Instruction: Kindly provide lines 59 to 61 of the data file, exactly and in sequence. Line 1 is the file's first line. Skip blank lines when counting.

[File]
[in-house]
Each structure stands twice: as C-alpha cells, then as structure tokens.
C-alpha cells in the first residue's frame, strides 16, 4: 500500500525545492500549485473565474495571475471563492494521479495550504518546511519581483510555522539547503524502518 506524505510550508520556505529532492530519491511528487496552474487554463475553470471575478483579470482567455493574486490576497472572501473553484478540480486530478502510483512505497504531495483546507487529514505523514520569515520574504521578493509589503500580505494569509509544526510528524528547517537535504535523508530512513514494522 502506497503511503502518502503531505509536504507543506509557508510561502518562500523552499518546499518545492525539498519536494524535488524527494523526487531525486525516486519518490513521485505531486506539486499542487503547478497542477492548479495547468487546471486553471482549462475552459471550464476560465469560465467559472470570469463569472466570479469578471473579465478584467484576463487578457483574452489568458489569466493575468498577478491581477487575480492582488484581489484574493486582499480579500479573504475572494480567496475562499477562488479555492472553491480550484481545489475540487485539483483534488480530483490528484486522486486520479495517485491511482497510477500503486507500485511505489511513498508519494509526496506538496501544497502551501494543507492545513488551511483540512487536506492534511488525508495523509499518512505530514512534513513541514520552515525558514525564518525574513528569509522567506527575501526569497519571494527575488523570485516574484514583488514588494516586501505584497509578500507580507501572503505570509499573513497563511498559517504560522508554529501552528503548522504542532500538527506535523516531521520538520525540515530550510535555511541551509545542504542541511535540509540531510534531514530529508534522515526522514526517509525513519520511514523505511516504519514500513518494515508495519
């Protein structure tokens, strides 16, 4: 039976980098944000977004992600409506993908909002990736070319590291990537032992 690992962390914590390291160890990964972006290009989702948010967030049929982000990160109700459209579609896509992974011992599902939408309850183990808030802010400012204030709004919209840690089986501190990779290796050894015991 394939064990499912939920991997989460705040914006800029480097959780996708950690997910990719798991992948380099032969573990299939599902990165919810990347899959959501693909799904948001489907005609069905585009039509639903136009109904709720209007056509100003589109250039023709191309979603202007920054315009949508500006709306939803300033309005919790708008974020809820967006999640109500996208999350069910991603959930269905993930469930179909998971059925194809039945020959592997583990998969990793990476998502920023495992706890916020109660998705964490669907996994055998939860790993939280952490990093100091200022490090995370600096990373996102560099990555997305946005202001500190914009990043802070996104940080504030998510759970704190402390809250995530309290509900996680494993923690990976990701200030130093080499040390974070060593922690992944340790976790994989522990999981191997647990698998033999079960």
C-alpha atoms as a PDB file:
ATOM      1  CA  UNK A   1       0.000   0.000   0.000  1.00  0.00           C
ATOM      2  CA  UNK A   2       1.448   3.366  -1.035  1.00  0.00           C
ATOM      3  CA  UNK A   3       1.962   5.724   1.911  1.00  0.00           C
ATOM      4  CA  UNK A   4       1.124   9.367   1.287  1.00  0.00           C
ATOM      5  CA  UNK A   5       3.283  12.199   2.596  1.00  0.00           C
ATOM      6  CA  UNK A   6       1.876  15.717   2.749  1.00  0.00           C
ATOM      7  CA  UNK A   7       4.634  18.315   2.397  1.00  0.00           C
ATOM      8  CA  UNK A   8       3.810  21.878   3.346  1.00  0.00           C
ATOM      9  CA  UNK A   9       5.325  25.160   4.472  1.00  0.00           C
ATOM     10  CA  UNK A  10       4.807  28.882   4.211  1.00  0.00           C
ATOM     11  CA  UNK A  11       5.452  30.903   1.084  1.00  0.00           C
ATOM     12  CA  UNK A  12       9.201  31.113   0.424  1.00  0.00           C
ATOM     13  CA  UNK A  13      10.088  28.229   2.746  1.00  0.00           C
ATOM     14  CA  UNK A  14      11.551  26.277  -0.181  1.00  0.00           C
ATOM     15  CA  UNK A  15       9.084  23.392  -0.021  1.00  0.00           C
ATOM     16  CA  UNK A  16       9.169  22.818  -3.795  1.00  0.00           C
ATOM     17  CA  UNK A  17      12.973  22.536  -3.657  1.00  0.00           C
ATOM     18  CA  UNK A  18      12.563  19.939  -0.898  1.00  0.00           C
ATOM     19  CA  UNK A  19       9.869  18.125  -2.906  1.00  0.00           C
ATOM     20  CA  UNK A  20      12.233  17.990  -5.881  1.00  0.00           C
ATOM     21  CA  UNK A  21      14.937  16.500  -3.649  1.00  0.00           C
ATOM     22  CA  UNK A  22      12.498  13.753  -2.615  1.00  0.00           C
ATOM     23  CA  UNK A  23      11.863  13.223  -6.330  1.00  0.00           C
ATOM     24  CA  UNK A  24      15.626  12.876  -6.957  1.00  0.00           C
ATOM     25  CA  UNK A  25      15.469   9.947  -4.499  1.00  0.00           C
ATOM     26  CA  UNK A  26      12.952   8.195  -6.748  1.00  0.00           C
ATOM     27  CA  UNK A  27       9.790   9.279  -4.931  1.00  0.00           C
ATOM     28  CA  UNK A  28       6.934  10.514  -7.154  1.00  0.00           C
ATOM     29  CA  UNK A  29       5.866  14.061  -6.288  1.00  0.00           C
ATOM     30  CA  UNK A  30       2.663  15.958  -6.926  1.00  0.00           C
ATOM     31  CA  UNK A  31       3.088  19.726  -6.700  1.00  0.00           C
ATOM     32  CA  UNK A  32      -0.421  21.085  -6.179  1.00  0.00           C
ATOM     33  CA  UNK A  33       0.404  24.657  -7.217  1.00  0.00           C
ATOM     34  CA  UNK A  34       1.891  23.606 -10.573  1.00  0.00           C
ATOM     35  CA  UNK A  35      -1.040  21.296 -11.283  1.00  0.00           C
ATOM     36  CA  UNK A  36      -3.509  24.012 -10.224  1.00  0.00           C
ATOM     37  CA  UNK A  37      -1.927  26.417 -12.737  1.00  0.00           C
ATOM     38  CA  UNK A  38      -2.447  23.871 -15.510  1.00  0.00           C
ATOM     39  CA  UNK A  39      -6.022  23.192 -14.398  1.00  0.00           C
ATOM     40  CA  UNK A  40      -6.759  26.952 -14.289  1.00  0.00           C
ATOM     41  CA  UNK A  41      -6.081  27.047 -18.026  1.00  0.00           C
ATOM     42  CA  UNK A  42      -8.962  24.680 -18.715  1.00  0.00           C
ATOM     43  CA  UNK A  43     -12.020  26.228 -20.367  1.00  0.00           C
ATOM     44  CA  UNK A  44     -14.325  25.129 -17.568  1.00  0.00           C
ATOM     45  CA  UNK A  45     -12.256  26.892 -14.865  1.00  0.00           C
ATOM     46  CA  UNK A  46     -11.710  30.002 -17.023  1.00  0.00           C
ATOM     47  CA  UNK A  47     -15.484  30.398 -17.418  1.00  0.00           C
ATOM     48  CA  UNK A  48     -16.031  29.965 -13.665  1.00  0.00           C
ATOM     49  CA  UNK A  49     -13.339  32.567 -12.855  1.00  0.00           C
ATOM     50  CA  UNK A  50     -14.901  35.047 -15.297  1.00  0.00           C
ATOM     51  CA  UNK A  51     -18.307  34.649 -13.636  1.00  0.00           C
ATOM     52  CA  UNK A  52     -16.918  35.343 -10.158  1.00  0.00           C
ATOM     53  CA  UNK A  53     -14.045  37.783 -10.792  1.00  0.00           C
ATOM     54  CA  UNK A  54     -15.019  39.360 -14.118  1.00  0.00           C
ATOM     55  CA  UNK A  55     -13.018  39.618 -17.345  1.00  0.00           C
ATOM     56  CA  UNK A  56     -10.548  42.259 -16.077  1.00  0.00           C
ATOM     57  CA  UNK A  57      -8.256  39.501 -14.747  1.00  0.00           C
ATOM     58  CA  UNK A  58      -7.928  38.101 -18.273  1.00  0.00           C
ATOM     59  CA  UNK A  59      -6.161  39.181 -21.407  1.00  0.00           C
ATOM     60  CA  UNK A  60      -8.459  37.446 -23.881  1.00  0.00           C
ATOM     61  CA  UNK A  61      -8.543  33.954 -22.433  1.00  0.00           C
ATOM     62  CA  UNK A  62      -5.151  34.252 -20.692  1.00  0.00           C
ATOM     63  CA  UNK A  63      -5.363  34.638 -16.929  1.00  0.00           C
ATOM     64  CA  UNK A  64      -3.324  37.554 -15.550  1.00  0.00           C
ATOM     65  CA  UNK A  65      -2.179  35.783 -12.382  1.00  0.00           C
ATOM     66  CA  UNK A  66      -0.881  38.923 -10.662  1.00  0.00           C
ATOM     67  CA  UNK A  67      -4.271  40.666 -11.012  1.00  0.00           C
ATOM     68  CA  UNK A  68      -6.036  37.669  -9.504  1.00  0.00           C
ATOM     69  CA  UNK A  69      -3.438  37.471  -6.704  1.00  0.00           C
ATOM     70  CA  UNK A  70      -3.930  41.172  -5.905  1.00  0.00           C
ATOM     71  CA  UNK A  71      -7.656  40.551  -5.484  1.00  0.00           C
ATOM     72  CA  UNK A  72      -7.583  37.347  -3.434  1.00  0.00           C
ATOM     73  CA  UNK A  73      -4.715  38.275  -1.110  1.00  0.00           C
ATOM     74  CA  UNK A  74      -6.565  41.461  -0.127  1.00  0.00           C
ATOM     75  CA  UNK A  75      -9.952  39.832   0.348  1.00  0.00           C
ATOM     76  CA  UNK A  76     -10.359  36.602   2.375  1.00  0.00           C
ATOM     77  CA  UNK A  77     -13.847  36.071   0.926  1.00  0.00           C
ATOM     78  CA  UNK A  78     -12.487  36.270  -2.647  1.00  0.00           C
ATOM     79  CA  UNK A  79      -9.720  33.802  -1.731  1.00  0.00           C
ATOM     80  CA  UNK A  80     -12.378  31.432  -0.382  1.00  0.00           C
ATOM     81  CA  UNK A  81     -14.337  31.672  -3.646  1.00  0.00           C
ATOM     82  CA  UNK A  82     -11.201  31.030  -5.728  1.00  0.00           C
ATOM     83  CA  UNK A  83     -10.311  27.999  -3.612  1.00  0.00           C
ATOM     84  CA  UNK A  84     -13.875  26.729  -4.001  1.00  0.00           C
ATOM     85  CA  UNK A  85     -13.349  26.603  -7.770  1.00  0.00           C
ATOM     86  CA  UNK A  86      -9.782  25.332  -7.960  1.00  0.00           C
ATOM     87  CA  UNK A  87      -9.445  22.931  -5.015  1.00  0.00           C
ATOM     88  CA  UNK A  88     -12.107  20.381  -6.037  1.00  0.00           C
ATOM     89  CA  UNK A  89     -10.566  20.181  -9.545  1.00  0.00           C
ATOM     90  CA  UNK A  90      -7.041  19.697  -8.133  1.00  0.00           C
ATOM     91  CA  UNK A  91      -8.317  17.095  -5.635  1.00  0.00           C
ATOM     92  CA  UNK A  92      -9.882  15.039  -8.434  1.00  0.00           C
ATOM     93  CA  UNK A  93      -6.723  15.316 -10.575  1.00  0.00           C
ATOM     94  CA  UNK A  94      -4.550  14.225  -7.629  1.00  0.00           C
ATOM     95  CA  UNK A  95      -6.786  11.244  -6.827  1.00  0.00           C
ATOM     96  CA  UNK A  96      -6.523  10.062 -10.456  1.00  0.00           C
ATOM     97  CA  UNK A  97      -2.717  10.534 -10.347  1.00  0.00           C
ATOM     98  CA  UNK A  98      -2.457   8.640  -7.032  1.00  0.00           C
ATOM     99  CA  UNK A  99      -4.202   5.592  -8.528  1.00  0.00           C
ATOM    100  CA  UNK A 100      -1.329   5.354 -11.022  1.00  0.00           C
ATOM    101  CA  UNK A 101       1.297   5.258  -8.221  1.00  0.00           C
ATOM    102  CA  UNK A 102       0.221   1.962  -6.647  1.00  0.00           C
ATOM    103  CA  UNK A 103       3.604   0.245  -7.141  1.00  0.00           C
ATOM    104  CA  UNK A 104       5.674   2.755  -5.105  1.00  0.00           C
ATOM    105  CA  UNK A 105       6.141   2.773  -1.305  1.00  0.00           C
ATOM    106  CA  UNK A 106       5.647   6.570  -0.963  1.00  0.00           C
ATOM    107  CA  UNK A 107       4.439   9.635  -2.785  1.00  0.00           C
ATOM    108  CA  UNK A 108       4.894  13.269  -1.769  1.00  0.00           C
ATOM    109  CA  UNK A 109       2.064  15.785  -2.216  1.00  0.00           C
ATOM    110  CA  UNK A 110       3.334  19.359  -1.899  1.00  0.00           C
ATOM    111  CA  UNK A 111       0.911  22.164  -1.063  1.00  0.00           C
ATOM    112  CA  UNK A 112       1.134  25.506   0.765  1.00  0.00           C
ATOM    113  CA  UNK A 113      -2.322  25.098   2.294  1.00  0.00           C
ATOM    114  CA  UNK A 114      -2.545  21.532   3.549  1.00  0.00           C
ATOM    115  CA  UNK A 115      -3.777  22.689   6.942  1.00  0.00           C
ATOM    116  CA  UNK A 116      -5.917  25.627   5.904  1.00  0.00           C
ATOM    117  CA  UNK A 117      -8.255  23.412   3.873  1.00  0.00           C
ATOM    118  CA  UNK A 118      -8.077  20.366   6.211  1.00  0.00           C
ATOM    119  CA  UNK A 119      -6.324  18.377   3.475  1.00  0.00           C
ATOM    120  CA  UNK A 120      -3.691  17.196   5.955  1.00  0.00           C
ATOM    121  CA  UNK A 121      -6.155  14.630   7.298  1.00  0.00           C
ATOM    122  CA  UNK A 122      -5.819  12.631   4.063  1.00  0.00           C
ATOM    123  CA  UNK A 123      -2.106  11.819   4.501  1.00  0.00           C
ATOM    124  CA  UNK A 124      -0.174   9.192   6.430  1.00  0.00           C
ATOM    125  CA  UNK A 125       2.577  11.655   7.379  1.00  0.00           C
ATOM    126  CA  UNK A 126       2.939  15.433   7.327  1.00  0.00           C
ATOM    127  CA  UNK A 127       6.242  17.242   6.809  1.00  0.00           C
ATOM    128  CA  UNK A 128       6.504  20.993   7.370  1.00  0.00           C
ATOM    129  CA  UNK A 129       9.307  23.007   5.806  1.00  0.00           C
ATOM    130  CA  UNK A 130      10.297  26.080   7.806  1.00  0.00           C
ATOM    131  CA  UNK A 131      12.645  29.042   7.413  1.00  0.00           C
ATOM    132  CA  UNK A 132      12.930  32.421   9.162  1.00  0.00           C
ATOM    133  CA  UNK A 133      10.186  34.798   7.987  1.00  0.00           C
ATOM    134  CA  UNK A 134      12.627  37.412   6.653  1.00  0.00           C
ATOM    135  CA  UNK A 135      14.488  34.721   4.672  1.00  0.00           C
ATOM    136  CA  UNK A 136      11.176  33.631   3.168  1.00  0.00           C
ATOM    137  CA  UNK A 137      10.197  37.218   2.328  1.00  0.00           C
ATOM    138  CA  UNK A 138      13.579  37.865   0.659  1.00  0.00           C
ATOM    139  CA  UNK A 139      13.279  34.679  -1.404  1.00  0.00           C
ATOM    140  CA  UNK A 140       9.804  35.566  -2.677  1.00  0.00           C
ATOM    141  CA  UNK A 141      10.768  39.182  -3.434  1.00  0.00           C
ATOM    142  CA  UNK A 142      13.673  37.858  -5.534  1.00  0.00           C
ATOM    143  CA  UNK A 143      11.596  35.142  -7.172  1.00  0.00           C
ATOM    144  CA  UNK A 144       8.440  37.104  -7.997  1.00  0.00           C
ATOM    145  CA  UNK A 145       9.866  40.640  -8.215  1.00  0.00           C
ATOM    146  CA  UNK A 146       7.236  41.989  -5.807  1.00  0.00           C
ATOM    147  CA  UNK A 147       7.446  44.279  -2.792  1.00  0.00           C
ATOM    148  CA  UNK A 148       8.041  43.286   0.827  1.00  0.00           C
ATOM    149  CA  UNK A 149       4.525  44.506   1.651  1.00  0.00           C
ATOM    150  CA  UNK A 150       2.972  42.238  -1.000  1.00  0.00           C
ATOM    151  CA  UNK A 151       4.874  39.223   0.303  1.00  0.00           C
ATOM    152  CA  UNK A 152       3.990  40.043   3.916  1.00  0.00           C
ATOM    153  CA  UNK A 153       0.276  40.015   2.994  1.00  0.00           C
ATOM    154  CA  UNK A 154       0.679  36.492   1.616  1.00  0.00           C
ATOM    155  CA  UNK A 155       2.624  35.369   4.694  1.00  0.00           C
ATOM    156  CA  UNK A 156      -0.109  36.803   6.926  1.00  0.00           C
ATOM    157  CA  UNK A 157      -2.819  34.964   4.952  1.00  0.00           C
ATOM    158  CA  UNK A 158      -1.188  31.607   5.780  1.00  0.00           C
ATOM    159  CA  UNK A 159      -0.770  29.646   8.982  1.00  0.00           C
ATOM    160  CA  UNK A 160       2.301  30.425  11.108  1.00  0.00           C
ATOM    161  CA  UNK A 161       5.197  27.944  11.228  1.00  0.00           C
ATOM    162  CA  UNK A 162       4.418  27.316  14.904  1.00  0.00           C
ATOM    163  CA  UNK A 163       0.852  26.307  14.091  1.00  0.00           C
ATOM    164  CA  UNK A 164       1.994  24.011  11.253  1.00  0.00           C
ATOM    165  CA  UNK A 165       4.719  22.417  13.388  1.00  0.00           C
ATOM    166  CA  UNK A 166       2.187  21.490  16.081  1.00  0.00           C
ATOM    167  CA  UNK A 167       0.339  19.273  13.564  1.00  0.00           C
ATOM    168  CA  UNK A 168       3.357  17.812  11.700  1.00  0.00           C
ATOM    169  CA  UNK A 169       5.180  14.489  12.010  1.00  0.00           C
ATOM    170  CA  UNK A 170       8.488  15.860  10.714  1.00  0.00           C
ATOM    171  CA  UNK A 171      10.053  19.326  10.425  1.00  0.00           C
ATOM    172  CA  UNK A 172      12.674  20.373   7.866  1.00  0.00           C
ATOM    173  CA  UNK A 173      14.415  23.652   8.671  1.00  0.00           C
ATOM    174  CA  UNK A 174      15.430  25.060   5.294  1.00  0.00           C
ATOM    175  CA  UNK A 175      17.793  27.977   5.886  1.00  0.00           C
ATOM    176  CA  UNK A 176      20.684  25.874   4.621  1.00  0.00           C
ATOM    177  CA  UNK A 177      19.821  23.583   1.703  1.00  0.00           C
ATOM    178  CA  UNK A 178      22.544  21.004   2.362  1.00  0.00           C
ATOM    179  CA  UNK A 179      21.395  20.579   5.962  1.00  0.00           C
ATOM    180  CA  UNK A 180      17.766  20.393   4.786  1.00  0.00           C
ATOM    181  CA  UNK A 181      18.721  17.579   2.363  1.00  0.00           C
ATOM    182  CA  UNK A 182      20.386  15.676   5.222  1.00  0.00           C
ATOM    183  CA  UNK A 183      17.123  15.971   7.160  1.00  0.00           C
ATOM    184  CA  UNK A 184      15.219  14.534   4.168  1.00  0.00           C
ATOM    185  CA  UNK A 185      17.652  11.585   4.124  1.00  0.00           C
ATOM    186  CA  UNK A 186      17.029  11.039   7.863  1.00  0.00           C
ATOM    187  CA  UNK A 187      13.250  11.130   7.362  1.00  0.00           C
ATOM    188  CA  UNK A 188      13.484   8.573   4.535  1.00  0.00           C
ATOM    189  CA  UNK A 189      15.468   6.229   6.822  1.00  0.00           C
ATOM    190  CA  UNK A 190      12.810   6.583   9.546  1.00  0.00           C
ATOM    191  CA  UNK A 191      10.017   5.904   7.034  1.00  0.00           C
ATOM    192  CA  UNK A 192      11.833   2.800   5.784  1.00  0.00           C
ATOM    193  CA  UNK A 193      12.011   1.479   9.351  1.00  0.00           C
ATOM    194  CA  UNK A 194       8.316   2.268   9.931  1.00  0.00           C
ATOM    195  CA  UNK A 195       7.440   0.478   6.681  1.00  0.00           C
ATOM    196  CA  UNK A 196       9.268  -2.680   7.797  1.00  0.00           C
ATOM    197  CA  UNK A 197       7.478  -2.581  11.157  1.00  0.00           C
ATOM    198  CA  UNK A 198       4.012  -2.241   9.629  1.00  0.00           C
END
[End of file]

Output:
ATOM     54  CA  UNK A  54     -15.019  39.360 -14.118  1.00  0.00           C
ATOM     55  CA  UNK A  55     -13.018  39.618 -17.345  1.00  0.00           C
ATOM     56  CA  UNK A  56     -10.548  42.259 -16.077  1.00  0.00           C